Once you have set up your AWS account, we need to install the AWS CLI, run the following commands in your terminal:
brew install aws-elasticbeanstalk
When the installation of these components is ready, let’s prepare our app.
Run this in your terminal:
This command will guide you through a series of steps to configure your project to be deployed.
Before you start, make sure you have your AWS credentials. You can follow these steps to get them.
You have not yet set up your credentials or your credentials are incorrect. You must provide your credentials. (aws-access-id): AKIAJOUAASEXAMPLE (aws-secret-key): 5ZRIrtTM4ciIAvd4EXAMPLEDtm+PiPSzpoK
You can also set them as env vars in your current MacOs user in order to avoid setting them every time.
eb init will display this on your terminal:
Select a default region 1) us-east-1 : US East (N. Virginia) 2) us-west-1 : US West (N. California) 3) us-west-2 : US West (Oregon) 4) eu-west-1 : EU (Ireland) 5) eu-central-1 : EU (Frankfurt) 6) ap-south-1 : Asia Pacific (Mumbai) 7) ap-southeast-1 : Asia Pacific (Singapore) 8) ap-southeast-2 : Asia Pacific (Sydney) 9) ap-northeast-1 : Asia Pacific (Tokyo) 10) ap-northeast-2 : Asia Pacific (Seoul) 11) sa-east-1 : South America (Sao Paulo) 12) cn-north-1 : China (Beijing) 13) cn-northwest-1 : China (Ningxia) 14) us-east-2 : US East (Ohio) 15) ca-central-1 : Canada (Central) 16) eu-west-2 : EU (London) 17) eu-west-3 : EU (Paris) (default is 3):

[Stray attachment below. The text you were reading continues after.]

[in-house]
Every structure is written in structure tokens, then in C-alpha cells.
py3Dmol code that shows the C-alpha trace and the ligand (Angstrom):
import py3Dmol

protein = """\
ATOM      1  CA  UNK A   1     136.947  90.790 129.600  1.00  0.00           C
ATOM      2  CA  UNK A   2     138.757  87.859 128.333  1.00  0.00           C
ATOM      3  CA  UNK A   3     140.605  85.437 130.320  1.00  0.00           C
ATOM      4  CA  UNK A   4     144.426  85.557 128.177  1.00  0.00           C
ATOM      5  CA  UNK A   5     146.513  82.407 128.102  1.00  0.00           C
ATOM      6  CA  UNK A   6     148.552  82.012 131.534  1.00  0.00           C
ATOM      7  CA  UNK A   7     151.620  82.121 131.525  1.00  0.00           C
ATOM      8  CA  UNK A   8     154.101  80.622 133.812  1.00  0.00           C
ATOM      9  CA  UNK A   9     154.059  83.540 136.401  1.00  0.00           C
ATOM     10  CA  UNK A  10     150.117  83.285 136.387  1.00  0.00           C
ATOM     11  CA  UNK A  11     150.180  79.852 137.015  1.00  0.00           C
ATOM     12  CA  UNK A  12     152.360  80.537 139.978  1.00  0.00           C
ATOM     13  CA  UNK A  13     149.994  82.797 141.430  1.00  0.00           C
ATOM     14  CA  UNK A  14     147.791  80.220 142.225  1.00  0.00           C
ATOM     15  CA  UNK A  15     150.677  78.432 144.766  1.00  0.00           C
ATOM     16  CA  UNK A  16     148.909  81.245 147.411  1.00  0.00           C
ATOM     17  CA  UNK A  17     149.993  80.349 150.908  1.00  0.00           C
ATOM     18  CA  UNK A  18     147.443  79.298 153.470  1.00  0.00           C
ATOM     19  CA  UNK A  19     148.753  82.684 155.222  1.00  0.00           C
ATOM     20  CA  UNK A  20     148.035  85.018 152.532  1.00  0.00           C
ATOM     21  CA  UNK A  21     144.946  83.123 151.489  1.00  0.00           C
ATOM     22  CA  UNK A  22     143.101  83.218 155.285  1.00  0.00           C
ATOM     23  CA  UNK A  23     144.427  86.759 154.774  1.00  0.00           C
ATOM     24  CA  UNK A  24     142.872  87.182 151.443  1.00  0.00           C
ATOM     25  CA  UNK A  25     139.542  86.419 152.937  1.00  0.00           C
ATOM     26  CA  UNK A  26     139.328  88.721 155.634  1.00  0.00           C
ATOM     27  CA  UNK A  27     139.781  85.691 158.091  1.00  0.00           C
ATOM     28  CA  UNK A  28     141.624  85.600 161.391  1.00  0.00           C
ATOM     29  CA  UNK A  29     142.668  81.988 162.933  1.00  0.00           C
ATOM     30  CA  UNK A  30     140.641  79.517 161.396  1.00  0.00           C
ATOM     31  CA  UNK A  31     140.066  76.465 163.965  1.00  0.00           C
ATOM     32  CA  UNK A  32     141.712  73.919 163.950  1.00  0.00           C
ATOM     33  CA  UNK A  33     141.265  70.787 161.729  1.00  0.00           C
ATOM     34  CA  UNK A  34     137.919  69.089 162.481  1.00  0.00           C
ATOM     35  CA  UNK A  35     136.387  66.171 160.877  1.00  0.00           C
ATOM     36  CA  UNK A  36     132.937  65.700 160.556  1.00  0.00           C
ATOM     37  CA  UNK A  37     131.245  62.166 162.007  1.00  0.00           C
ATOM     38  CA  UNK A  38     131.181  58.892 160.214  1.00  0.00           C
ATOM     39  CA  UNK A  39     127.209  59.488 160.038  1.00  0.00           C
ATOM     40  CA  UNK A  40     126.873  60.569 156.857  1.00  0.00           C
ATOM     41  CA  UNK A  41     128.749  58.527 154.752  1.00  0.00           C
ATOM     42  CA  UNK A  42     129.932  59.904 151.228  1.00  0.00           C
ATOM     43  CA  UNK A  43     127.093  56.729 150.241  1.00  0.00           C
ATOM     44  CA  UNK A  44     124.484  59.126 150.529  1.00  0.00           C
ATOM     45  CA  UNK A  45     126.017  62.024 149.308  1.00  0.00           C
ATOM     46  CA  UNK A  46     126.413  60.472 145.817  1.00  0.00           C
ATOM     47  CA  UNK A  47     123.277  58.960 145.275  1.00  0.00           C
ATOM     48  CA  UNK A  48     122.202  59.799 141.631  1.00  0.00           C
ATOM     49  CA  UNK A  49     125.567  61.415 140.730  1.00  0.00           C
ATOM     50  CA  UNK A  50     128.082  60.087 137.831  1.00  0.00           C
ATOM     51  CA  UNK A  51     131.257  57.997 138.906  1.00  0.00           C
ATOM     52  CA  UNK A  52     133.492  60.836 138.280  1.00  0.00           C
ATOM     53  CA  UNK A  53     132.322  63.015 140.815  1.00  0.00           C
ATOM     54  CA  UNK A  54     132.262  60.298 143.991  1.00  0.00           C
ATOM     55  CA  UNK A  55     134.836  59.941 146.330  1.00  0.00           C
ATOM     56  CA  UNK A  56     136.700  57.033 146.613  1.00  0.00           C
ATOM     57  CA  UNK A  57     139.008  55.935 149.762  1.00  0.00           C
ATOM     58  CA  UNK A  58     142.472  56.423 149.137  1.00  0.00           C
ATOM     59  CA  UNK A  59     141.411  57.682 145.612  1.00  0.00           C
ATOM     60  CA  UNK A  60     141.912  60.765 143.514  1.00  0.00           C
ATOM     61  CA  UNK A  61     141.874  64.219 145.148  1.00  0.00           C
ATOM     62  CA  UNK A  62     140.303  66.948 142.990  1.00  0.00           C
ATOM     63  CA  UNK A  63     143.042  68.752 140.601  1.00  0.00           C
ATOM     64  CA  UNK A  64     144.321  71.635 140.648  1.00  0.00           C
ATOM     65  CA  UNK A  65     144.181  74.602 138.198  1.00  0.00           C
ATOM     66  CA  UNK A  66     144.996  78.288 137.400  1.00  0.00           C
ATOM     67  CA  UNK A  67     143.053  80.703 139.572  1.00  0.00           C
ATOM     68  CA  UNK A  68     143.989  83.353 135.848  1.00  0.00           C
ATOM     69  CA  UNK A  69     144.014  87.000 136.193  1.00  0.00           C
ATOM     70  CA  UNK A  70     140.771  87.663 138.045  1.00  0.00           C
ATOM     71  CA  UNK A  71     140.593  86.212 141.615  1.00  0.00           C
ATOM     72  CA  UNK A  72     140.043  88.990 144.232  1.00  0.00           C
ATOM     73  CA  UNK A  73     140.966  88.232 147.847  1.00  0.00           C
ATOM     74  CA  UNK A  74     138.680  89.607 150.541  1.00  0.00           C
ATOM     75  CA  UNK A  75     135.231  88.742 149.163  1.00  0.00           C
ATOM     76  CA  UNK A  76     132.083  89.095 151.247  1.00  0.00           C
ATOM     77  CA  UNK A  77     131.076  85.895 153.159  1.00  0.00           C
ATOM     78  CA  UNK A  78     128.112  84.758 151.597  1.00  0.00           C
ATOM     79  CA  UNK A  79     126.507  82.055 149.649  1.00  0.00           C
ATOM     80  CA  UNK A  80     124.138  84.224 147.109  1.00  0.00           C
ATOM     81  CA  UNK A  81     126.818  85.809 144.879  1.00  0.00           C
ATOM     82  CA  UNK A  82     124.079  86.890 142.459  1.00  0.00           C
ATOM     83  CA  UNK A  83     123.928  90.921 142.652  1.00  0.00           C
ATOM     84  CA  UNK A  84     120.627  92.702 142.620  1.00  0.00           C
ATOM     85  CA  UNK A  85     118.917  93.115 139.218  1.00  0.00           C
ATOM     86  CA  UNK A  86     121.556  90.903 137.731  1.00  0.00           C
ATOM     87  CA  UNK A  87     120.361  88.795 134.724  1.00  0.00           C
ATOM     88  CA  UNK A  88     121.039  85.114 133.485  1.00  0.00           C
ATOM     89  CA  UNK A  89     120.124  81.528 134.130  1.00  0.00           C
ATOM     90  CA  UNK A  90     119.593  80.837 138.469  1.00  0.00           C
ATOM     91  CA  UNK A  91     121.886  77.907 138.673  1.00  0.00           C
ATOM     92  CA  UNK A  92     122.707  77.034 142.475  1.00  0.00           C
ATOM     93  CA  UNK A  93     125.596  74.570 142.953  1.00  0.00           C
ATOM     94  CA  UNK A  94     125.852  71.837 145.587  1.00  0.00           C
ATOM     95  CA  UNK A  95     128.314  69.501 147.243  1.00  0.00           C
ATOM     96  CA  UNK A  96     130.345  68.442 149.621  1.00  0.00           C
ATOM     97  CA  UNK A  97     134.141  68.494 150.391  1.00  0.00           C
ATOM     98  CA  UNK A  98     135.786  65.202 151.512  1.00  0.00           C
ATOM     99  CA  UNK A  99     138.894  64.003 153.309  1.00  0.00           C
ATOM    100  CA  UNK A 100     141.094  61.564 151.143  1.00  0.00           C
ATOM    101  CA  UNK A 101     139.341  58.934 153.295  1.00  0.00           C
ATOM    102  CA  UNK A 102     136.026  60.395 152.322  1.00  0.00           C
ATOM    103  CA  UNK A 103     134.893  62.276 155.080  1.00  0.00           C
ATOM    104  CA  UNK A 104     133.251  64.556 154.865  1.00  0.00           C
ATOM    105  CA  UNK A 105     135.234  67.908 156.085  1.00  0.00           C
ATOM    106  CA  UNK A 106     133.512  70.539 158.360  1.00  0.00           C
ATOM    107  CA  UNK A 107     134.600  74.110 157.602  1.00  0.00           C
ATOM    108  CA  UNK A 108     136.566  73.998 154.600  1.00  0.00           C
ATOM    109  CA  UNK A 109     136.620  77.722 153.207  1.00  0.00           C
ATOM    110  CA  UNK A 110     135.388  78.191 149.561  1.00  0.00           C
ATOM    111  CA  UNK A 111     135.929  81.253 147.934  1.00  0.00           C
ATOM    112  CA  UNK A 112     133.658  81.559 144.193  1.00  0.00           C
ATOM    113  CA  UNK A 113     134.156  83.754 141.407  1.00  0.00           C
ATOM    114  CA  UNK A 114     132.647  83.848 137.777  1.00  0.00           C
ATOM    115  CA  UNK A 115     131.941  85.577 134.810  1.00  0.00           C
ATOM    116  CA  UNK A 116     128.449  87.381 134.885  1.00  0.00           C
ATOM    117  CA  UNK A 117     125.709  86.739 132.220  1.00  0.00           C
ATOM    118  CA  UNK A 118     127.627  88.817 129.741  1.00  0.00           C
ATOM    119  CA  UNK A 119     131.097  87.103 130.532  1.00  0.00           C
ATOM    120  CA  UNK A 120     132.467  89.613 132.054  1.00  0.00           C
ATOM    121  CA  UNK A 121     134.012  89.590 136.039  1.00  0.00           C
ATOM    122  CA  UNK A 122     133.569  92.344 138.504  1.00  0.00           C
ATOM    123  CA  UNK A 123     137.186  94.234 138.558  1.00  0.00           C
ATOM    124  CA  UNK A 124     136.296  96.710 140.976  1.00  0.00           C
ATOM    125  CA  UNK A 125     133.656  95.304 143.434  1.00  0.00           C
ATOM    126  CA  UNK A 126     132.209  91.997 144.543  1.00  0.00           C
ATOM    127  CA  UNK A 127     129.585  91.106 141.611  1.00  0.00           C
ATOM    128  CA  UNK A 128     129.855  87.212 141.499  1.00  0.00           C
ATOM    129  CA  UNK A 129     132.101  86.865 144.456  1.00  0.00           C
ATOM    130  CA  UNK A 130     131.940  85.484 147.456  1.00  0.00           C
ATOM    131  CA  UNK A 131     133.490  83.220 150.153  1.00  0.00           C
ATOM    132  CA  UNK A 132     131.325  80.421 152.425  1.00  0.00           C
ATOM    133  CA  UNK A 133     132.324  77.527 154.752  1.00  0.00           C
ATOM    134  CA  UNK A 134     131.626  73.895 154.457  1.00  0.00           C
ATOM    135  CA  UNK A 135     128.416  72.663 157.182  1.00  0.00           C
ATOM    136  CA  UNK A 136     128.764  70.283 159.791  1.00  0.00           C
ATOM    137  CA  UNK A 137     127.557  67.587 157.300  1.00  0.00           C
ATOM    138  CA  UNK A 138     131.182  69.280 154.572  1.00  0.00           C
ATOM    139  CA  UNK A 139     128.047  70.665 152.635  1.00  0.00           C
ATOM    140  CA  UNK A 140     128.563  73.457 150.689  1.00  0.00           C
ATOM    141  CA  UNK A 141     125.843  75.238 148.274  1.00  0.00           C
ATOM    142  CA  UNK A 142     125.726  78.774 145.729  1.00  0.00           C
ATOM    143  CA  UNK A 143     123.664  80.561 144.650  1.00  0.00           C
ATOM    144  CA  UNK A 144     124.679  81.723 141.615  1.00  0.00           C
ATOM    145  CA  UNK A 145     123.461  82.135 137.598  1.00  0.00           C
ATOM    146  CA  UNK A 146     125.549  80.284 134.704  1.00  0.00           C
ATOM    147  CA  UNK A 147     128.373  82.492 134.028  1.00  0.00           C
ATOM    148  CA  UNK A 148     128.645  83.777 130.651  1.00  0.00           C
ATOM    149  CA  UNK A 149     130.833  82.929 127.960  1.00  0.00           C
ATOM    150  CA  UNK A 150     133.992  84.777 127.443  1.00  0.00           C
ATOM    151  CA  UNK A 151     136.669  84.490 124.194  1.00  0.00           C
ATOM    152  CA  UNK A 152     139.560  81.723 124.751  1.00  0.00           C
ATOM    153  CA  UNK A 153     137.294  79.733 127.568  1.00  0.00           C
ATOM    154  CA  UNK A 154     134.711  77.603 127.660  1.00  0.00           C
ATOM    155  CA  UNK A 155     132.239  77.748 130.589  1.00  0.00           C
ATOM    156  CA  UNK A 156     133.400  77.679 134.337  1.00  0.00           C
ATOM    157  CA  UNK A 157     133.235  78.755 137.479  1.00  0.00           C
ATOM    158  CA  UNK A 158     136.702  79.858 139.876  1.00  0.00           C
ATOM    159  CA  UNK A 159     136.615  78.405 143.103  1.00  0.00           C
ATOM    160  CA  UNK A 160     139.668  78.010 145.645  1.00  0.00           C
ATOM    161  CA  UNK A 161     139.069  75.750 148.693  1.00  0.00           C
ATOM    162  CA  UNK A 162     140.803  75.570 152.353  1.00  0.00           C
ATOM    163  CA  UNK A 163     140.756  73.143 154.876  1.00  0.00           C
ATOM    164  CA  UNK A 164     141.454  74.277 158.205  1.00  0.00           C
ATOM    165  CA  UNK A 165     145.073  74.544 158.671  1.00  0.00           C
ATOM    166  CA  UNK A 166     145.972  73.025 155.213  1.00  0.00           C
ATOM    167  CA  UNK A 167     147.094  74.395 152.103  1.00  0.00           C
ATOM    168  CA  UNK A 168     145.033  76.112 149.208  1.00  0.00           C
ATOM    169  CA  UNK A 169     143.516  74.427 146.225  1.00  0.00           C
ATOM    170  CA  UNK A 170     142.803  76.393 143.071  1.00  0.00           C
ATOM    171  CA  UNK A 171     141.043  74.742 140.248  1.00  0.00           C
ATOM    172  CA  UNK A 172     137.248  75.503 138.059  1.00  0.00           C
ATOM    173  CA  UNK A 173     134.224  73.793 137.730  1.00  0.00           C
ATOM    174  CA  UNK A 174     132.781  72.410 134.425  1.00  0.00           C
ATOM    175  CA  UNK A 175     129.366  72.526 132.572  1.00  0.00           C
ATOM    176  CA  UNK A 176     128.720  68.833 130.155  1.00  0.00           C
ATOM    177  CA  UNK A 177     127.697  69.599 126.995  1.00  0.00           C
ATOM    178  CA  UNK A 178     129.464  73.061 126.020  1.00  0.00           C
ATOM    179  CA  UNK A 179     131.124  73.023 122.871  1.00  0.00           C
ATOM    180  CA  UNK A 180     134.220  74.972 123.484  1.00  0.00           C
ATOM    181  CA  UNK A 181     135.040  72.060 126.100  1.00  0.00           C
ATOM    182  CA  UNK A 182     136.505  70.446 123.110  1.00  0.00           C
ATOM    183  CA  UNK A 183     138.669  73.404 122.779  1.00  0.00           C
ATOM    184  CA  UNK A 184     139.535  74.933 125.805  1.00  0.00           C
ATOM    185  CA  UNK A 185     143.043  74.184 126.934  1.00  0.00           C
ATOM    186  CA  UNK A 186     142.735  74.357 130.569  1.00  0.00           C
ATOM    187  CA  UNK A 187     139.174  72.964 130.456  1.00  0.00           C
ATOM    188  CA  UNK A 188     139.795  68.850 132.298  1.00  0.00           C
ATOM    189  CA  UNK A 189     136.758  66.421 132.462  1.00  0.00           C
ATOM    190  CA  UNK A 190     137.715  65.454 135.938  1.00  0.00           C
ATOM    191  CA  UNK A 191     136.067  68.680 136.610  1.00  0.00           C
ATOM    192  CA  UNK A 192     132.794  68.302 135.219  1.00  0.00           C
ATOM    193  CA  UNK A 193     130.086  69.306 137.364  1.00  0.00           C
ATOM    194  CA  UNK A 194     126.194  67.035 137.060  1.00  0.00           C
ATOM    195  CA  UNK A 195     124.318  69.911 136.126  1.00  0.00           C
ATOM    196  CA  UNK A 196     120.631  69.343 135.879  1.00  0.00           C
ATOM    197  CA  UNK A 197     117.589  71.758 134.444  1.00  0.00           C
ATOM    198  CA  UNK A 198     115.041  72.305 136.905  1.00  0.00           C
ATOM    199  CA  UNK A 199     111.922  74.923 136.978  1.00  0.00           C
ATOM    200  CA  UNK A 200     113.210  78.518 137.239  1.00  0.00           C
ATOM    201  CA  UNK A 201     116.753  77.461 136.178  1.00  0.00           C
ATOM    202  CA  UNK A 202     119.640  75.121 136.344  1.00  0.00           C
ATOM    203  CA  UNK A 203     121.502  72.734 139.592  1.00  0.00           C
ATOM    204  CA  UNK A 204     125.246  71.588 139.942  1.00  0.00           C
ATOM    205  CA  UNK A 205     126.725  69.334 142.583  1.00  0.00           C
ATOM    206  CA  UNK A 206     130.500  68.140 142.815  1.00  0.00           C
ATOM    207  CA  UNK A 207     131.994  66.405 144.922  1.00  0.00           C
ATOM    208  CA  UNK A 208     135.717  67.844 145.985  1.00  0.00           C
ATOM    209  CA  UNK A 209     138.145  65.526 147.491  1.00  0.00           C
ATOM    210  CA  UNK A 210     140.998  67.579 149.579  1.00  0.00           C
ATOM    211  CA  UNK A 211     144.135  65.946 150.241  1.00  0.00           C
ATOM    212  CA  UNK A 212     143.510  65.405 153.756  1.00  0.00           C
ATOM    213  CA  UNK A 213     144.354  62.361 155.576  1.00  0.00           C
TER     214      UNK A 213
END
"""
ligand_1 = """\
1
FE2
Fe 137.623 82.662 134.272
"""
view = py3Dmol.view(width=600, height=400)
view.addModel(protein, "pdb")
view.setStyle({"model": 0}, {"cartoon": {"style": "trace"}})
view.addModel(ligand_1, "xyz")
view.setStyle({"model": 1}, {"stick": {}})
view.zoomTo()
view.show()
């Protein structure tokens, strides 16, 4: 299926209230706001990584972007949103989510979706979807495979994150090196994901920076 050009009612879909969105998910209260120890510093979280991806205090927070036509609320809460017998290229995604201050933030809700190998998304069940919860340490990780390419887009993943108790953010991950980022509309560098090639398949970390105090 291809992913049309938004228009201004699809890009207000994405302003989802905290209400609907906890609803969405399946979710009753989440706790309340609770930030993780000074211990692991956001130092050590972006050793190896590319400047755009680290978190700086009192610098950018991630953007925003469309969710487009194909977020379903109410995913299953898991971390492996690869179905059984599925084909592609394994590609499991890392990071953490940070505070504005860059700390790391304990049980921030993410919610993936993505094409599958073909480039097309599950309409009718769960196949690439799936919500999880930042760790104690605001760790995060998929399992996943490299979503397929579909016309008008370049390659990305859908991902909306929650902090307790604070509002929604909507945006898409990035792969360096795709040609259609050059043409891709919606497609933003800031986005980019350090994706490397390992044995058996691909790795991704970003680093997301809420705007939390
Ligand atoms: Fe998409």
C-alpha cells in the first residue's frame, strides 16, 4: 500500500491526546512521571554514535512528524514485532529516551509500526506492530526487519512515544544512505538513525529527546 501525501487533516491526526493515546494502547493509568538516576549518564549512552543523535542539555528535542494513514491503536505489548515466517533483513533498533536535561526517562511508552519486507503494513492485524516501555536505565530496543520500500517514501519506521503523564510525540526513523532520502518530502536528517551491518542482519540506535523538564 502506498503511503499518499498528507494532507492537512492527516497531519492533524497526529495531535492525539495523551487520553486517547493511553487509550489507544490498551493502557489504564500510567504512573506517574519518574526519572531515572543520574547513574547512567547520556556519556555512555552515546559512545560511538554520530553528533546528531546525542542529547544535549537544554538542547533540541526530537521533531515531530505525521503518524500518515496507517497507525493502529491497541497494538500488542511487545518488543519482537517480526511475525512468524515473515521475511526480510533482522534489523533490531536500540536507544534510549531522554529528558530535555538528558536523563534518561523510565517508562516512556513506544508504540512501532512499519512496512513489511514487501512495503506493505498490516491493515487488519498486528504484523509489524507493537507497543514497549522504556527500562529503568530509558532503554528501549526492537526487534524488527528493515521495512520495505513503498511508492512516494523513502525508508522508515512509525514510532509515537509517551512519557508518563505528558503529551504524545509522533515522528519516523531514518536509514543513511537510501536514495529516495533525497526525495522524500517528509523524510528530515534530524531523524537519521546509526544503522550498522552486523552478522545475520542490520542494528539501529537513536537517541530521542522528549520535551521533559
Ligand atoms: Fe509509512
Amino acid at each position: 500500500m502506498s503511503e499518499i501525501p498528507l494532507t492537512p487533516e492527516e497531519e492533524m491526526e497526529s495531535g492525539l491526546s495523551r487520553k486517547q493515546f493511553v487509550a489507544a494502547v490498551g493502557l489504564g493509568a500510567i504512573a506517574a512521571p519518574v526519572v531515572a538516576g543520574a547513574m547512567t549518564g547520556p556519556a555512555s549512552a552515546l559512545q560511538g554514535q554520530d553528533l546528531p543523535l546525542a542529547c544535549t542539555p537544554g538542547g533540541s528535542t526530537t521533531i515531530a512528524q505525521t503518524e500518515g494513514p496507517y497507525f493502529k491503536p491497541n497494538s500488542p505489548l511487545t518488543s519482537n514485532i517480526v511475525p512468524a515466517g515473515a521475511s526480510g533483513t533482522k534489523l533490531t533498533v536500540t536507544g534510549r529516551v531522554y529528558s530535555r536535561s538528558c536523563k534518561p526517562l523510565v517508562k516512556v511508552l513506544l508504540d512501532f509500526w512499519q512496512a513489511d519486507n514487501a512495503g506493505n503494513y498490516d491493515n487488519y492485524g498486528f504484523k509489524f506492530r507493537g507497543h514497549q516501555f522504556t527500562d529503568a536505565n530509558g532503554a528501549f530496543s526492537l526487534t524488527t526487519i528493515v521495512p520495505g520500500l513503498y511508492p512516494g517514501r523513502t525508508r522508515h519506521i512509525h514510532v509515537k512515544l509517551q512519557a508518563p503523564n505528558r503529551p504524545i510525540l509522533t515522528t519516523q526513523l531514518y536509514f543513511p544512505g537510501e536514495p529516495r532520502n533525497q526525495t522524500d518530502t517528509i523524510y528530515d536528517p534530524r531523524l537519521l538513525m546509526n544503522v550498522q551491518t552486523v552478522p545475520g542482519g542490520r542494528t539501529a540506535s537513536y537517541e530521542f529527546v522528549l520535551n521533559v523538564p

Choose the region that you prefer and press enter (generally you choose the region based on the proximity to you or to your end users).
The next step is to create the app in AWS( the cli will show you apps previously deployed) If this is the first time you configure your app, choose option 2.